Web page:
The Queen's Man Analysis
by Sharon Kay Penman

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(Beacham's Guide to Literature for Young Adults)

The Queen's Man takes place in medieval England, during the unsettled winter of 1192-93. The ship bringing Richard the Lionhearted home from the Third Crusade has been reported wrecked at sea, but news of the King's survival has not yet reached Britain. In his absence his mother, the famous Eleanor of Aquitaine, has been overseeing his kingdom. But his brother John is building his own army and plans to rule. Meanwhile, the Holy Roman Emperor and King Philip of France find it serves their purposes to keep the English wondering about Richard's fate.

These events undergird the novel's background, and also the mystery that Justin, its main character, must solve. Riding away from Winchester in the midst of a blizzard, he stumbles upon a robbery and murder in progress. The victim, a goldsmith named Gervase Fitz Randolph, gives Justin a sealed letter to deliver to Queen Eleanor, then dies.

Justin puts his other, half-formed plans on hold while he carries the letter to London. After he delivers it, the Queen asks the young man to investigate Gervase's death. This task takes up the rest of the book, and requires Justin to travel back and forth, several times, between Winchester and London.

The land and cities of medieval England are brought to life in brief but evocative word pictures. We see the ice-coated tree branches and the paw prints Justin notes along the road out of Winchester, just before the fatal attack. His later investigations take him into a wide cross section of medieval life: to a Benedictine abbey and leper house, the goldsmith's shop, and to a grain mill just outside the town, ominous in the dark of the moon.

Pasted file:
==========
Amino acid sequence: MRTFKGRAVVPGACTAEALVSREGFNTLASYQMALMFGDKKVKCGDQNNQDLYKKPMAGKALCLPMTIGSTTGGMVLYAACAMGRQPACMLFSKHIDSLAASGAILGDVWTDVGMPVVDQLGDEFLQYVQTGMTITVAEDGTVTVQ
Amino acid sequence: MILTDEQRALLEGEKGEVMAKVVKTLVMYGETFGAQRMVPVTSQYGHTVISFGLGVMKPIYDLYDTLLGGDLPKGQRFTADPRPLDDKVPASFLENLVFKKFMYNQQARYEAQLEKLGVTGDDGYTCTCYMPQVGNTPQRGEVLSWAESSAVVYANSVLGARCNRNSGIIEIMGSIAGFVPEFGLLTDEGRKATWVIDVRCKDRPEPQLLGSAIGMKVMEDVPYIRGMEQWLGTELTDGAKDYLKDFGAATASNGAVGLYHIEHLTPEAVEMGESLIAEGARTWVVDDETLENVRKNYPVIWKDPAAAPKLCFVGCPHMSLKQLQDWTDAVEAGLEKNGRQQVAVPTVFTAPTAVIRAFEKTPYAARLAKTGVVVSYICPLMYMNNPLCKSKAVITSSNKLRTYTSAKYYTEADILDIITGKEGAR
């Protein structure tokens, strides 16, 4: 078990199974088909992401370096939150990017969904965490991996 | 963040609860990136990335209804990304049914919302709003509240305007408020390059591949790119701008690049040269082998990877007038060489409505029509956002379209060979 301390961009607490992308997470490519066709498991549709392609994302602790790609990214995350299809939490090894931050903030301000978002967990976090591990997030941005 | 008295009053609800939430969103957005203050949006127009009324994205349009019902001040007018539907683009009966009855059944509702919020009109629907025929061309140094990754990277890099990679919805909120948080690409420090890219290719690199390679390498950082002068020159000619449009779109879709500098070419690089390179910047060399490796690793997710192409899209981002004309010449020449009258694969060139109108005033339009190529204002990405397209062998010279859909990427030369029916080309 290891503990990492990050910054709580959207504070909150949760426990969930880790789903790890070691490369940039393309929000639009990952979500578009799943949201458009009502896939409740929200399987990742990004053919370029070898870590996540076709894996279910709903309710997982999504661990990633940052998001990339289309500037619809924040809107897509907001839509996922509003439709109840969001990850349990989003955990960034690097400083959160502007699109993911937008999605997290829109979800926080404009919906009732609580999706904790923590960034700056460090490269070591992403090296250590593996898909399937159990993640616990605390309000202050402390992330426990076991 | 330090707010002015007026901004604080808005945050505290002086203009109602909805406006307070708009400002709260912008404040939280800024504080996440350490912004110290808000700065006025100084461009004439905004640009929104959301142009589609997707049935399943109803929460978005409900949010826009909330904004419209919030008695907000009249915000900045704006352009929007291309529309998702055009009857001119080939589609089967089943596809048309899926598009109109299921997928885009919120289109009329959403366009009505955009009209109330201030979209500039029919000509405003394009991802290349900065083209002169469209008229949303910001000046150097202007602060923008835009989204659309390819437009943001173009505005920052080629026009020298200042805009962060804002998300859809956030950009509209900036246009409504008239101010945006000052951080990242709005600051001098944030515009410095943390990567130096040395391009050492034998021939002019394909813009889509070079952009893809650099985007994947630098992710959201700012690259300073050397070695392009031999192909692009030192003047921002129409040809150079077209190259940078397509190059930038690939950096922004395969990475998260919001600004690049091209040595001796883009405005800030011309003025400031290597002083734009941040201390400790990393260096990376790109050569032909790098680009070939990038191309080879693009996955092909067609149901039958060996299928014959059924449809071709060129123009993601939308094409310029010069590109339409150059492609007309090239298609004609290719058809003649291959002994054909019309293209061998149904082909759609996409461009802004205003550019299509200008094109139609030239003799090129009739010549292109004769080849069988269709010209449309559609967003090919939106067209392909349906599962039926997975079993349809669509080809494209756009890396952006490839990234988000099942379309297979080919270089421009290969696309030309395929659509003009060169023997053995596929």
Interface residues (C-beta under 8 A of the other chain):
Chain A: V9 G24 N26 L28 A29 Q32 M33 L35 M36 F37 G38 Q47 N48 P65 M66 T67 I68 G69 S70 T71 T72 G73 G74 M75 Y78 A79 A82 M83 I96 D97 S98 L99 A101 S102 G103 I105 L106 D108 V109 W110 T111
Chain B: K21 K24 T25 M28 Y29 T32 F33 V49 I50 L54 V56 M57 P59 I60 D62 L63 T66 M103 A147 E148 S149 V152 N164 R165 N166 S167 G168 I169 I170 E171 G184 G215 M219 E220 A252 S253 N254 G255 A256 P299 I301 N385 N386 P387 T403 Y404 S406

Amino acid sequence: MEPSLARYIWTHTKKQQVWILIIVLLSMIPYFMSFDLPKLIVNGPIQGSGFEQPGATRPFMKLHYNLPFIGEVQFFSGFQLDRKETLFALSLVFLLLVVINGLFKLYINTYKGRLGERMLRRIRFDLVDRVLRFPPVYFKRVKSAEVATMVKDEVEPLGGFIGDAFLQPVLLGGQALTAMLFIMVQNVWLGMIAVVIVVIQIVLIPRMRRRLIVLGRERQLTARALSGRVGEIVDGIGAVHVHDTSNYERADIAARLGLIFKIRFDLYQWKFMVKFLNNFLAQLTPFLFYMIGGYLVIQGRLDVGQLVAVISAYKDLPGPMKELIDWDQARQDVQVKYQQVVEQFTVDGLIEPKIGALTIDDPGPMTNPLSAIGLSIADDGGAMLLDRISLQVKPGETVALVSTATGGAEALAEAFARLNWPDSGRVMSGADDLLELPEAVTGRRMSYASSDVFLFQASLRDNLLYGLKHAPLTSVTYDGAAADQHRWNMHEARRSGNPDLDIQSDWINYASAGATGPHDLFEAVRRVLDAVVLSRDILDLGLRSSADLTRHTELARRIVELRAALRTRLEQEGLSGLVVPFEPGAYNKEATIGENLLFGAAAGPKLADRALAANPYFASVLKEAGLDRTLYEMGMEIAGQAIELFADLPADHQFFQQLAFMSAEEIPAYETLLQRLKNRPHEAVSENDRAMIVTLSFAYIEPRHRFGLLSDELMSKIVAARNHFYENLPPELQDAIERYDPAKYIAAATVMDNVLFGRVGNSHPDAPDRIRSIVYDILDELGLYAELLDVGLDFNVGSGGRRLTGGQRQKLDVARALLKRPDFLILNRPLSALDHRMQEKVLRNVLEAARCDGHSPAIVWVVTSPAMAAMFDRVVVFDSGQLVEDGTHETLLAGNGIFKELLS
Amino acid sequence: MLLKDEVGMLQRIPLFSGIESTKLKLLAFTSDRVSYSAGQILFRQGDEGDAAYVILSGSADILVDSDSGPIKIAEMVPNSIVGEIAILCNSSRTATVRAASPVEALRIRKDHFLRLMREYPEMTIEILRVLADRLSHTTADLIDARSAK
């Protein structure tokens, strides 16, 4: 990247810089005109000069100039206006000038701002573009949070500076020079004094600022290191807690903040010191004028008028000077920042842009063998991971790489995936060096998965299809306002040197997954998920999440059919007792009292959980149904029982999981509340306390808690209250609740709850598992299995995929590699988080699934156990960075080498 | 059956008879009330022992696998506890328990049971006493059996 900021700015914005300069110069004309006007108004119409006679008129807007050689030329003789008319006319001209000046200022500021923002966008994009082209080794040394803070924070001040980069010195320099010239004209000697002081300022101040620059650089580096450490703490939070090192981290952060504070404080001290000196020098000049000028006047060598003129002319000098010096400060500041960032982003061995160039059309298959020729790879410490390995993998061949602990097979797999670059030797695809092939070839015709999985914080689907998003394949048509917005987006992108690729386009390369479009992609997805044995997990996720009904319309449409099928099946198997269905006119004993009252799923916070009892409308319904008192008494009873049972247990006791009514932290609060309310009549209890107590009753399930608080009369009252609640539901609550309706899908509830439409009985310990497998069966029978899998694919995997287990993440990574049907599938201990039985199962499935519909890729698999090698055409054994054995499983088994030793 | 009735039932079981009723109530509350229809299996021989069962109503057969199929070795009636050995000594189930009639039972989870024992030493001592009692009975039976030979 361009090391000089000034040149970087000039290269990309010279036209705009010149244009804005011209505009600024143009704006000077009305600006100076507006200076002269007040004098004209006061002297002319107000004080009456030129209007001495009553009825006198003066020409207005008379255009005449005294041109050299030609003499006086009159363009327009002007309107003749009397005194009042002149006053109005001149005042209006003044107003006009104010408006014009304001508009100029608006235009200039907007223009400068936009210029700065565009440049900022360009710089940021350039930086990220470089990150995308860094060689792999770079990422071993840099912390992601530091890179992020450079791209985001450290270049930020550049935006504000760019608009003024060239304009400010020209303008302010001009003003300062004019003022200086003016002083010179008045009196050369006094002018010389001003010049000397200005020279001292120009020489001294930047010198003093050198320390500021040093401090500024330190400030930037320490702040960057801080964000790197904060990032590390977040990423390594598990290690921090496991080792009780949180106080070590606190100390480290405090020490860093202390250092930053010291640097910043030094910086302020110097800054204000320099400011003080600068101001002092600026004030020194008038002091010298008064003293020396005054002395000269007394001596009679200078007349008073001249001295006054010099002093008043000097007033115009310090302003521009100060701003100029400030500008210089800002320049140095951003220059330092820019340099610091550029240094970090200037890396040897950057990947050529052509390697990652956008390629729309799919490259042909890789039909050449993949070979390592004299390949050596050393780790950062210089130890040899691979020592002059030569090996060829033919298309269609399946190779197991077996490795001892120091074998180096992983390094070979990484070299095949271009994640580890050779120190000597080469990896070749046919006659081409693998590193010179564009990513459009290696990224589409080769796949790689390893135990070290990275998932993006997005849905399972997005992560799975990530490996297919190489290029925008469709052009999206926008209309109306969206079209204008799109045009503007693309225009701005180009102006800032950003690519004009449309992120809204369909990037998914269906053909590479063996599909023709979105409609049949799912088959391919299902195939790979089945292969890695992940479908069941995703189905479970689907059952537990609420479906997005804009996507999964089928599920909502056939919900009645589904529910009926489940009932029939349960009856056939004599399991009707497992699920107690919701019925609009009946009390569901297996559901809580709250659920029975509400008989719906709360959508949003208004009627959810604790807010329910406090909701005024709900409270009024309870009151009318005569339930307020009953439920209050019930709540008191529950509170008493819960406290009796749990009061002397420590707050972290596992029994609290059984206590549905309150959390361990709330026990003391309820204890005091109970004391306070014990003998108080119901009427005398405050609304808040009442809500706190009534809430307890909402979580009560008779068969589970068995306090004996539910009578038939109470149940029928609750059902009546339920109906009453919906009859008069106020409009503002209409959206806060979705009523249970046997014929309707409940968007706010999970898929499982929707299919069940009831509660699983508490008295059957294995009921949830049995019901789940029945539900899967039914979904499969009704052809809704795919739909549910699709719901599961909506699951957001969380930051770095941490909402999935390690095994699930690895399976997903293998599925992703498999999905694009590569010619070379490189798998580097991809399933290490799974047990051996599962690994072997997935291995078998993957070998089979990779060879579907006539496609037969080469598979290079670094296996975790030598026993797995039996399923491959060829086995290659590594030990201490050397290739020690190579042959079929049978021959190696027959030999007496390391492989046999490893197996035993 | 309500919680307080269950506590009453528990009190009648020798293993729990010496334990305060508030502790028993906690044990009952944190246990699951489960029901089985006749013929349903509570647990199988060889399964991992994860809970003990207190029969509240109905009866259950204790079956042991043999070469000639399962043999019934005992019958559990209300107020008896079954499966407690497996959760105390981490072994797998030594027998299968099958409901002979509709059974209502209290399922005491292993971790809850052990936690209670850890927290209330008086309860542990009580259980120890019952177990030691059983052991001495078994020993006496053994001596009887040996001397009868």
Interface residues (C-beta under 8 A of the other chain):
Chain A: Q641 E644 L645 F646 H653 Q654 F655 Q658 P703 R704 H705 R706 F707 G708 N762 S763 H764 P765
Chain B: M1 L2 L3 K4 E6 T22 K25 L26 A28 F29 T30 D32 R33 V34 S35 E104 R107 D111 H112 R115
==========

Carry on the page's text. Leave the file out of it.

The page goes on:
In London he goes from Eleanor's court in the Tower to a smithy, and lodgings on crowded but respectable Gracechurch Street. During his detective work he also visits more low-life parts of the city: several gaols (the British spelling for jails); the Southwark stews where prostitutes ply their trade; and Moorfields, a marsh where another body is found.

These scenes are skillfully drawn so that a reader can easily picture them, yet without breaking the medieval point of view of the narrator. For example, upon first entering London, Justin notices that the streets are unpaved. This accounts for the dust and mud, and it also reminds readers that this era indeed has courtyards and other places that are paved—with cobblestones. Another realistic touch is the use of two languages. Justin, who has been educated by monks and in a noble house, and people of "gentle birth" including the sheriffs, speak French as well as English. Ordinary people speak only the latter. The meshing of two languages into what we now know as English, even Middle English, had not been completed at the time of the story.

Penman's immersion in things medieval shines through each scene of this novel. Although a relatively small part of it deals with actual historical events, The Queen's Man offers an absorbing vicarious adventure in late tenth-century Britain.

Literary Qualities

(Beacham's Guide to Literature for Young Adults)

Penman first earned her literary reputation with big, intricate novels about British historical figures. Her The Sunne in Splendour (1982) is a sympathetic novel about Richard III of England. Other novels followed, centered on British historical figures such as Henry III and King John's daughter Joanna. All of these books were praised by critics for their historical accuracy and level of detail, while still telling a good, absorbing tale of human events and passions.

In this, her first venture into the mystery genre, the historical backdrop of Justin's assignment is used sparingly. Aside from a few early passages on Eleanor's unique life and position, historical details mostly appear in dialogue. The King's disappearance, and John's intentions, are speculated on in high quarters and low. Other events of the time, like the ambiguous end of the Third Crusade itself, are not mentioned. This may reflect a historical reality—these matters were so far from common people's concerns that they did not talk...

(The entire section is 1,202 words.)